Taiwan is hoping to lure international tourists to its shores with an unusual attraction.
Rather than theme parks or ancient temple complexes, the government is offering the Suhua Highway, an extremely dangerous road with a history of death.Â
The Directorate General of Highways (DGH) said last Thursday that it has been working with the country’s tourism authorities to turn the road into a "world-class attraction".
Suhua Highway, or Route 9 (pictured), is a picturesque, narrow and dangerous road that runs for 118km along the cliffs of Taiwan’s sparsely populated eastern coast, from Taipei in the north to the southern county of Pingtung.Â
Until 1990, northern sections of the road were only 3.5m wide, which meant only one vehicle could use it at a time. When two met, it was a coin toss to see who had to reverse for long distances just centimetres away from an unprotected cliff edge.Â
The road acquired the reputation as the most perilous in the world – frequent mudslides, collapses into the sea and falling rocks added to the excitement of the journey.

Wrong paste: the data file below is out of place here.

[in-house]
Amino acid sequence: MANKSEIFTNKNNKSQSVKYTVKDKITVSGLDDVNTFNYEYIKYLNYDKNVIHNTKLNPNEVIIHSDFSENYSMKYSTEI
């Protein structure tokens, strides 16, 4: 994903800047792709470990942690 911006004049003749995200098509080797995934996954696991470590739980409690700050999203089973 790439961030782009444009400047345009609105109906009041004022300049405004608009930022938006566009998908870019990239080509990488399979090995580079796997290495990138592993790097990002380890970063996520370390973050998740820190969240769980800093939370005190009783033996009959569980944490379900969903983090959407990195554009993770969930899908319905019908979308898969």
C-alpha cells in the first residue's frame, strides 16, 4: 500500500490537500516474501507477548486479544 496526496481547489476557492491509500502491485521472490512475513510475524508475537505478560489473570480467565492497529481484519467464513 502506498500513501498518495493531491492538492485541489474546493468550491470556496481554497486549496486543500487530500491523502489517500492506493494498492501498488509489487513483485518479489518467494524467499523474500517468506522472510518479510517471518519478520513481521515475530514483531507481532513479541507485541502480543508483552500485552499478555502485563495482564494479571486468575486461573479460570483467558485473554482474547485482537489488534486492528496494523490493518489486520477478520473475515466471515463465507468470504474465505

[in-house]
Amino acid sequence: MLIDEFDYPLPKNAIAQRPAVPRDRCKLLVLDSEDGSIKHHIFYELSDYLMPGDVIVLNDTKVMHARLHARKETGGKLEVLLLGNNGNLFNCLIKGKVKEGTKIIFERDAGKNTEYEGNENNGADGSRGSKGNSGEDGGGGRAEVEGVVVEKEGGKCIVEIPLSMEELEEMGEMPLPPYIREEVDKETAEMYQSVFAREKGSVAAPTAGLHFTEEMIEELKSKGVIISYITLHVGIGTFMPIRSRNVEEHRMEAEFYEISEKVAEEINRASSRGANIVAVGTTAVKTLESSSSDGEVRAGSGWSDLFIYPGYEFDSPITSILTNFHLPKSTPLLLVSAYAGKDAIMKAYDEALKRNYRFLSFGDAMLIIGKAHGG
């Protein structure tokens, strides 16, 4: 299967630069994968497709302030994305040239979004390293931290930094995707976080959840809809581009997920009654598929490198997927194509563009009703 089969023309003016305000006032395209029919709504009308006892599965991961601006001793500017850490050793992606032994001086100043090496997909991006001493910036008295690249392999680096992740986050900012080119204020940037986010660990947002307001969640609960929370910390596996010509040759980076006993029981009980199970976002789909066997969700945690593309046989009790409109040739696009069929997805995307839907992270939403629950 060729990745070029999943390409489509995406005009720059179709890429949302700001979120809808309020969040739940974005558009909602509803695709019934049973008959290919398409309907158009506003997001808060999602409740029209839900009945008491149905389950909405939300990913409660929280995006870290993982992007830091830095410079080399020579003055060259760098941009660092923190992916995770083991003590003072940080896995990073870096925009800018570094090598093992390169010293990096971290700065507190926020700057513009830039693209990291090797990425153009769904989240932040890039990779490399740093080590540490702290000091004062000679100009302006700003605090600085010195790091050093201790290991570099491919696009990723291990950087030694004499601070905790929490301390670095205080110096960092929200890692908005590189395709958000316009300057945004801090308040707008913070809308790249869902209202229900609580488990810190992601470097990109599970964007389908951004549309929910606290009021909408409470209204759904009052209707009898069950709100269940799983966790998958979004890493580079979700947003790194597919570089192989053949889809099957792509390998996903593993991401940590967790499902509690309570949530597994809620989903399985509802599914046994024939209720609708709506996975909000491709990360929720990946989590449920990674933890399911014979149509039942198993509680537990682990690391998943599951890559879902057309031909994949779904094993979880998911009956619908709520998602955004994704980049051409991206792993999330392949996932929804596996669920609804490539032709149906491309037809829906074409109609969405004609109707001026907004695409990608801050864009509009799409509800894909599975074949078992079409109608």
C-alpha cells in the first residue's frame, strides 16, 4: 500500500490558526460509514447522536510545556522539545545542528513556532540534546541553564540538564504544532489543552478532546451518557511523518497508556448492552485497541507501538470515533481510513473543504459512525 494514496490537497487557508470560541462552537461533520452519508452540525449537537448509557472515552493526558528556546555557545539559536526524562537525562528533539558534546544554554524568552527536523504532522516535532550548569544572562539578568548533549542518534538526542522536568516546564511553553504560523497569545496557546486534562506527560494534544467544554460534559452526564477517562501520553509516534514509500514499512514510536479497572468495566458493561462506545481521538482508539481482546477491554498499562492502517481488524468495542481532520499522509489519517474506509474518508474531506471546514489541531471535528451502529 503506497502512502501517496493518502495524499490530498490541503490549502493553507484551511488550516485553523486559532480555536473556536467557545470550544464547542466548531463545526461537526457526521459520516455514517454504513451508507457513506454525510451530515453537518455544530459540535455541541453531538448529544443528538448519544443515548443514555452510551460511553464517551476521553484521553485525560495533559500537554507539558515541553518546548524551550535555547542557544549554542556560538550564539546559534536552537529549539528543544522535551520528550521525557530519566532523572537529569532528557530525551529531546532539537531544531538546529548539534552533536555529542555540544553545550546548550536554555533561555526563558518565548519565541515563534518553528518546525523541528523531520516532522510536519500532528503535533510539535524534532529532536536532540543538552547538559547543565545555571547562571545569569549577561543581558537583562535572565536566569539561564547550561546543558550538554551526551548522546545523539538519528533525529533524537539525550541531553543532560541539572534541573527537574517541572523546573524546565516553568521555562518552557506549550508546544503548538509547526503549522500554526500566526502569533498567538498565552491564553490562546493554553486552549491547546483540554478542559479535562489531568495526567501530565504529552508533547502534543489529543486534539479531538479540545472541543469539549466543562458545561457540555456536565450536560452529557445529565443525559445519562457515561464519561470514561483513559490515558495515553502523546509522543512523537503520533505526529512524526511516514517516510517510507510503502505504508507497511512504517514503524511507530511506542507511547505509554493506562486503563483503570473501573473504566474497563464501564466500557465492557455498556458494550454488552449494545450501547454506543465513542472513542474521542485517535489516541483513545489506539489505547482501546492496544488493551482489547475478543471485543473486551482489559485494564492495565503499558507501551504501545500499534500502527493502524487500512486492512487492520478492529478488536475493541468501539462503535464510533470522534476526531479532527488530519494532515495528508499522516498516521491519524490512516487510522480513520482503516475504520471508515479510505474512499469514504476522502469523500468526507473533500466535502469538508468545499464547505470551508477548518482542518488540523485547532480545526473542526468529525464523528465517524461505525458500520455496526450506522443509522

Eventually, cars were required to travel in convoys, and to pass each other only at six designated passing spots.Â Now, all of this history is being replaced by a modern two-lane highway with tunnels and bridges, to be built at a cost of $1.6bn, with completion scheduled for 2017.
The decision to upgrade came after Taiwan was struck by Typhoon Megi in 2010, which triggered landslides along the road and led to the deaths of 26 people.
The Chingshui cliffs above the Philippine Sea on the eastern coast of Taiwan (Fred Hsu/Wikimedia Commons)
This project passed a milestone on Wednesday with the completion of construction of the first of eight tunnels, 212m Dongyue Tunnel.Â
The attraction for tourists will be sections of the old road that are to be preserved for those who want to see how people used to get about the island.Â
Chao Hsin-hua, the head of the DGH, said the old parts of the road would be restricted to cyclists and those with small cars travelling at less than 30km/h.Â
"The old roads will target those who prefer a sustainable lifestyle," he said. The decision to attract tourists comes during a surge in the country’s tourist industry.Â
Much of east Asia is experiencing a rise in visitor numbers, but Taiwan is growing fastest: up 27% in the first half of the year, just ahead of second place Japan, according to the UN World Tourism Authority.
The figures were boosted by visitors from the People’s Republic of China. Tourism from the mainland rose 70% over the week-long National Day break compared with a year earlier.